Triggers for back problems, there are very different, orthopedic dr. Andreas Lunzer (med4spine.at): "The main causes are too little or one-sidedly trained muscles, heavy lifting, which is done wrong, or office jobs, where you hardly move all day long from the place, and then there is a trigger Do not make many aware, namely stress, hectic, inner restlessness and lack of relaxation almost always lead to tension in the body and subsequently to bad posture. " But no matter what the cause, the best prevention is always exercise and muscle building. "A good musculature works like a corset for the spine, it is less likely to tension, the intervertebral discs are spared and do not wear out so quickly," says Lunzer. "Well-trained muscles are a must, and the abdomen has to be strong too – if the muscles are not there, the pelvis tilts forward and the lumbar spine becomes too strained," emphasizes Thomas Kern, Personal Trainer and Managing Director of EMS expert MANDU (In this training, the muscle is amplified by low-frequency current pulses, mandu.at). "But not everyone craves hours of training in the gym, and muscle building is much faster with the electrical impulse of EMS training, saving time for the sport you really want to do." For the back, he recommends, for example, Nordic walking, cross-country skiing, backstroke, crawling, climbing, boxing or yoga. "It's important that it's fun, otherwise you will not be there." But there are also sports that hurt the spine: "Fast, jerky rotational movements such as tennis, squash or golf are poison for a damaged back."
Relief in everyday life
A big problem is sitting jobs on the computer, where you move very little. Since quitting is usually not a solution, Kern recommends cycling to work or walking for a while on the bike: "It's a small movement unit in the morning, so get up in the morning and let your shoulders down Tense your head, occasionally tense the buttocks, it also activates the abdominal muscles, use a headset instead of jamming the receiver, and get up and walk around for a few steps. " The workplace should also be as ergonomic as possible. Expert Lunzer emphasizes: "Bad are laptops, there is, much like when surfing on the smartphone, the cervical spine curved too much, put in between the head in the neck and move it to the left and right several times." If you are sitting in front of a screen, the look should just fall on it. Special office chairs and height-adjustable tables can help with back problems. As an uncomplicated and cheaper alternative, Lunzer recommends sitting on an exercise ball in between: "This unstable surface activates the entire back muscles, which relieves the spine and intervertebral discs."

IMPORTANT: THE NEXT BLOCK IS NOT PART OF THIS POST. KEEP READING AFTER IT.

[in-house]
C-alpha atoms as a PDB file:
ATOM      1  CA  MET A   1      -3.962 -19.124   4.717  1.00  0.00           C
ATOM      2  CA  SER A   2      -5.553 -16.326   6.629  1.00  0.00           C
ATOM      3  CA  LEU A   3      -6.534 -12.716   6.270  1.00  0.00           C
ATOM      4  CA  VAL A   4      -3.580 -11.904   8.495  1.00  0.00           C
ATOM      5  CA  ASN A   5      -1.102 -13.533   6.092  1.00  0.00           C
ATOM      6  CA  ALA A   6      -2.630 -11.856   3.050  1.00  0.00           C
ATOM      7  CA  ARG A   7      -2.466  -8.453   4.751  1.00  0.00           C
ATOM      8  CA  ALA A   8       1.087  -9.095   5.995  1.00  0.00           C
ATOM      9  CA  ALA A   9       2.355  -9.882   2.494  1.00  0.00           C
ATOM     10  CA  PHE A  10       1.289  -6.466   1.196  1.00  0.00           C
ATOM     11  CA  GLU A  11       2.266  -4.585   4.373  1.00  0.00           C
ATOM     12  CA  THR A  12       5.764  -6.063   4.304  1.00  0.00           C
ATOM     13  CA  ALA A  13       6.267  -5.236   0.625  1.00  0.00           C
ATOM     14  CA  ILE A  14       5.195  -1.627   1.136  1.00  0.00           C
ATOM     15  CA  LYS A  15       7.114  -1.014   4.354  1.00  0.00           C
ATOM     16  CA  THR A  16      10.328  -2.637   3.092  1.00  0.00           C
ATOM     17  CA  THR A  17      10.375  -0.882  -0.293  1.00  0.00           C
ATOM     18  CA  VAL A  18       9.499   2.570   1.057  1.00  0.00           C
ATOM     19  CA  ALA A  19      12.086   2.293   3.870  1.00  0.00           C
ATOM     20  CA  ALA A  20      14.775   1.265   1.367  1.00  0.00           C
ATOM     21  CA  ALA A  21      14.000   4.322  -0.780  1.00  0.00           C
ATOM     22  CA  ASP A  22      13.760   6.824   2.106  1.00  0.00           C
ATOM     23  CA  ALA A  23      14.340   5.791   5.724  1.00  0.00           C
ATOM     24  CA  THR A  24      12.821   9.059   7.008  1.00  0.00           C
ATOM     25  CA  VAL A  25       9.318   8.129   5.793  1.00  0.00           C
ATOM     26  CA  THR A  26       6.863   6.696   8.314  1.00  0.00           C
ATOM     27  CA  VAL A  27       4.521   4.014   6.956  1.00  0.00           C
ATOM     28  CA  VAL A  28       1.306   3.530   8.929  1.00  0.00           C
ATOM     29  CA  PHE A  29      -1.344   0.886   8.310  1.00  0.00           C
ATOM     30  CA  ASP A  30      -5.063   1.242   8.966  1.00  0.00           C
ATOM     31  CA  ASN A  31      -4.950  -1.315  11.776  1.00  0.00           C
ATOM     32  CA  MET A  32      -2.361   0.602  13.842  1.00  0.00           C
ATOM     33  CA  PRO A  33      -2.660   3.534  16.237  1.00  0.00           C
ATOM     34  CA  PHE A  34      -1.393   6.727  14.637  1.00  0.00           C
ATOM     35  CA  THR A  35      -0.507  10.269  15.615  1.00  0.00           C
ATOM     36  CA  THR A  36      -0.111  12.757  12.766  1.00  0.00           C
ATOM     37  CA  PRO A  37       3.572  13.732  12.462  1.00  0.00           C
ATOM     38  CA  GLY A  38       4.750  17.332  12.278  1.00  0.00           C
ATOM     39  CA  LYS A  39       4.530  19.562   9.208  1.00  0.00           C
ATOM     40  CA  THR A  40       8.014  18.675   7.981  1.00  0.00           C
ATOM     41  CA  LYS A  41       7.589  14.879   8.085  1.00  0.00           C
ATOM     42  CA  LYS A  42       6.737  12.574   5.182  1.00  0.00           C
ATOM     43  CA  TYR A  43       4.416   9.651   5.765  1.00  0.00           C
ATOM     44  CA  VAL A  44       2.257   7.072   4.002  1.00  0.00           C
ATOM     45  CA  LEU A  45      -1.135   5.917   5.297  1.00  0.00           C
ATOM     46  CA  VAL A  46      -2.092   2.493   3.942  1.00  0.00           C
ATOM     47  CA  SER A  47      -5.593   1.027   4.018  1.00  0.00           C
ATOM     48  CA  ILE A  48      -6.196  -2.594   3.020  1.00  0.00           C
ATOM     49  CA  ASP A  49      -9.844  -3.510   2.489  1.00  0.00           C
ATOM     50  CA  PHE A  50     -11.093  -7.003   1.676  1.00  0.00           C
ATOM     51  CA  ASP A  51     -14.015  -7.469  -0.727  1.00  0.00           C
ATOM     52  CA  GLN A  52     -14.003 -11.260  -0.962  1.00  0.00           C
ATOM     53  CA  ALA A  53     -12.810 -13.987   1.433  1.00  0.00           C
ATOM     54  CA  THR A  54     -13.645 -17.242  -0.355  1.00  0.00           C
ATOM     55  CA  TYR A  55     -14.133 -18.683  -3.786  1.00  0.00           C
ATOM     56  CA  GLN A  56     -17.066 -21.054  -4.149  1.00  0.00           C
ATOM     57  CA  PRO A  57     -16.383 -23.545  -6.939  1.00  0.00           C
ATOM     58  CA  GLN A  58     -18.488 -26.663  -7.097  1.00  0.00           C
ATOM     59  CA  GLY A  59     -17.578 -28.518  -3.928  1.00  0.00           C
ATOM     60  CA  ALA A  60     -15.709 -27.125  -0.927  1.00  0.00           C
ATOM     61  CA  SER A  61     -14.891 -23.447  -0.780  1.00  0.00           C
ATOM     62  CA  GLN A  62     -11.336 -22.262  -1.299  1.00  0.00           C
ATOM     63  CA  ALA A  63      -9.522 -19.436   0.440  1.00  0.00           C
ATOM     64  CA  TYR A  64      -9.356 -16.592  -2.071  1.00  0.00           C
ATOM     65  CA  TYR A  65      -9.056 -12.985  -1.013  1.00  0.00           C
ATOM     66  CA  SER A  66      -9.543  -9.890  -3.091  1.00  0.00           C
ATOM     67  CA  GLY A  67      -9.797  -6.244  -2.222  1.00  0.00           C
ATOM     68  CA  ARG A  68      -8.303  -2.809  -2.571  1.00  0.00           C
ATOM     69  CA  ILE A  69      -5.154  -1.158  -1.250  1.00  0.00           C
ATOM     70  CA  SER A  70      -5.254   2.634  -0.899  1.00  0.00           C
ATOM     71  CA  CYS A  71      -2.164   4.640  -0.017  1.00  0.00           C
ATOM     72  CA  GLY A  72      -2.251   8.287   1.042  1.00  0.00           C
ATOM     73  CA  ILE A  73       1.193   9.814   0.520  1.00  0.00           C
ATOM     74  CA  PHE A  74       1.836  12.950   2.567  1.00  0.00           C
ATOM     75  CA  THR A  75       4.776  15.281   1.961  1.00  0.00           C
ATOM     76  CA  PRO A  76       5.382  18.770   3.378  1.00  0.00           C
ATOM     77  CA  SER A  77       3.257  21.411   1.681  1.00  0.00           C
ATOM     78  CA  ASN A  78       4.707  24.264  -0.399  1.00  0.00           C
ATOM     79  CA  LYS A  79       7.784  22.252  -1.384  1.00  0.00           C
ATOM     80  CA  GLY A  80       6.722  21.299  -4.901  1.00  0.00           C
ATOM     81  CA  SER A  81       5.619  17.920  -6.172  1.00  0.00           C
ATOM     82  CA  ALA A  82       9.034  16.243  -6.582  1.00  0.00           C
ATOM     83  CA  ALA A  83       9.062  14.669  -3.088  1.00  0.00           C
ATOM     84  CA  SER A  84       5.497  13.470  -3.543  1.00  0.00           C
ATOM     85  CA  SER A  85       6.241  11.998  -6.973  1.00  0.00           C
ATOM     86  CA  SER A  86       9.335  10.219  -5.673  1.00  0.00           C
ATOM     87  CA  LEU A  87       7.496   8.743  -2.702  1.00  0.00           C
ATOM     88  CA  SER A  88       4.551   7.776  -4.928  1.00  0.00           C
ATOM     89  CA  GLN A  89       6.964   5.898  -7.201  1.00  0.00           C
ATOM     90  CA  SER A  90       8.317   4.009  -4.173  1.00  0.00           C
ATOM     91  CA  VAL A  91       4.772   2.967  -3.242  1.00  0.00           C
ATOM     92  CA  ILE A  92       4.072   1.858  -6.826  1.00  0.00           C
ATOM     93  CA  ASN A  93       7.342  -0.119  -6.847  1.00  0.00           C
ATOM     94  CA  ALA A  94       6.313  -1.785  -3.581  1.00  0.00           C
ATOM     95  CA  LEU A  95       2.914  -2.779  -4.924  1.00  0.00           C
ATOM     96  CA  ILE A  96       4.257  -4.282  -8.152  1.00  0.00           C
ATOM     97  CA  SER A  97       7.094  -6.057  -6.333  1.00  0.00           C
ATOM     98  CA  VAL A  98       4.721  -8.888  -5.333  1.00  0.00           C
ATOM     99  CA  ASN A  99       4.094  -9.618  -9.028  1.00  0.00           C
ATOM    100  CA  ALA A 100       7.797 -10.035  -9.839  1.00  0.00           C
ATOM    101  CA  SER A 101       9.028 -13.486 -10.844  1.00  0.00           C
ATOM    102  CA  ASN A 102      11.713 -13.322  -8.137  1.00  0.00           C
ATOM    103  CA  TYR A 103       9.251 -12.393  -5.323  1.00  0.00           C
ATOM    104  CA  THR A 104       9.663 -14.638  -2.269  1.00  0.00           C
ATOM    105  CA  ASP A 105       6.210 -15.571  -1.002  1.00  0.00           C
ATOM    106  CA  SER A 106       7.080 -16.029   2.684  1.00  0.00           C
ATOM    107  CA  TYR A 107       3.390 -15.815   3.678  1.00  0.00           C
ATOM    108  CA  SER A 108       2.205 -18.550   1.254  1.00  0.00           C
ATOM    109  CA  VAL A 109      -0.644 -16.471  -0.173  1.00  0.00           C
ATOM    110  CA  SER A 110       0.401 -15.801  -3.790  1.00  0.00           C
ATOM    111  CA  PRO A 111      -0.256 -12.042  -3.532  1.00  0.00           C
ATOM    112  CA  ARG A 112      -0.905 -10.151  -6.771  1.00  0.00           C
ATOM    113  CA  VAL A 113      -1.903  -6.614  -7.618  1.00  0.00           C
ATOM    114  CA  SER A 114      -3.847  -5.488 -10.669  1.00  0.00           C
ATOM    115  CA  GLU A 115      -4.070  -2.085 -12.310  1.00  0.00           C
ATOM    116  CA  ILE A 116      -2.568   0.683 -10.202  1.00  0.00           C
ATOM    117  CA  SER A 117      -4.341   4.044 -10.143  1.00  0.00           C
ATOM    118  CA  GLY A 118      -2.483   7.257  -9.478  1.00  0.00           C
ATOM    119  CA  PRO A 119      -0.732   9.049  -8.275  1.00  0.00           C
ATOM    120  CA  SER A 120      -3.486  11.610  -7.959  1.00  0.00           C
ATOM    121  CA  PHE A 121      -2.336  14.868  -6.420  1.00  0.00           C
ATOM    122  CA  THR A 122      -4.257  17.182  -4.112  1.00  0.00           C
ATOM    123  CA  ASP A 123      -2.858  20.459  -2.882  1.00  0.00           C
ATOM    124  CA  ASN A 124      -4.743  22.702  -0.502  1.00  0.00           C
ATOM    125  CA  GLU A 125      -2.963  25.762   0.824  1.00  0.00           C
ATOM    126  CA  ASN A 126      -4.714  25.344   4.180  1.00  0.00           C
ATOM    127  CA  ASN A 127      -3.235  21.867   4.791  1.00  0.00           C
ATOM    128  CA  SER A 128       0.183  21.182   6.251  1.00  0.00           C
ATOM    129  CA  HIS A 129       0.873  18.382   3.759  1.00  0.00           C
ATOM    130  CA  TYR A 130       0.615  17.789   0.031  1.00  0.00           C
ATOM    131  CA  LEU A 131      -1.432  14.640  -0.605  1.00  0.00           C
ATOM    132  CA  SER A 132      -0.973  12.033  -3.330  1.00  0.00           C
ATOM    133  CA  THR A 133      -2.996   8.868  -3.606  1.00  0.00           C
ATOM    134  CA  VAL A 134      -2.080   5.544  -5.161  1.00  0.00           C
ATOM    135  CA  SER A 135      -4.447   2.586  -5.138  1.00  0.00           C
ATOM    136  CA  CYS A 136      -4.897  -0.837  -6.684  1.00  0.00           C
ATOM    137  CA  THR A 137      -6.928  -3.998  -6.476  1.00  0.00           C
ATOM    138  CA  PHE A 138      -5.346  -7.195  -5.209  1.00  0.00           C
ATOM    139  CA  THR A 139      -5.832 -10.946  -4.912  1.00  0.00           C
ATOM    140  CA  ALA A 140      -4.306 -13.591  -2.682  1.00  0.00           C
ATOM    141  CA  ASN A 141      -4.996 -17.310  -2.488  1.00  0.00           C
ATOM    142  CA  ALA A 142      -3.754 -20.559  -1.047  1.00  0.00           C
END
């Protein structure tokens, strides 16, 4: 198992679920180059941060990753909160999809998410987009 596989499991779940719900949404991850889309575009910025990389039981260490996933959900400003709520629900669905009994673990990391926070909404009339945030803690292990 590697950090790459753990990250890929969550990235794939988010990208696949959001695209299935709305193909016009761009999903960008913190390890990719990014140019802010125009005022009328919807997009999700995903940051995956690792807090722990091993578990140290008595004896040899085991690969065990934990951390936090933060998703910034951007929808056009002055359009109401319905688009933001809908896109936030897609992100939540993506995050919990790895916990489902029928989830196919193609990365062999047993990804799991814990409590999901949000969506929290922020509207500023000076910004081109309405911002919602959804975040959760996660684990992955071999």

Stress and pain
An important trigger many people are unaware of is stress. "Too much pressure on us, this leads to muscle tension, the blood circulation is deteriorating, so the intervertebral discs are not so well supplied, it comes to increased wear," explains the orthopedist not necessarily immediately apparent relationship. Switching to low gear now would be the completely wrong approach. "Any kind of restraint only aggravates the symptoms, which can lead to serious problems and chronic pain in the long term." These in turn are extremely stressful for the psyche. Even depressive moods can follow. This should not be taken lightly because it can lead to an interaction. If you have permanent pain, the mood worsens, which in turn increases the pain. "Especially at night, they are often more intense," says Lunzer. "The cause is not just a physical nature, but lying awake gives you time to ponder about problems, which in turn negatively affects your sense of pain." Questioning the problems, on the other hand, is an important part of the therapy just as "a positive attitude" is extremely important for the healing process ", as the orthopedist emphasizes.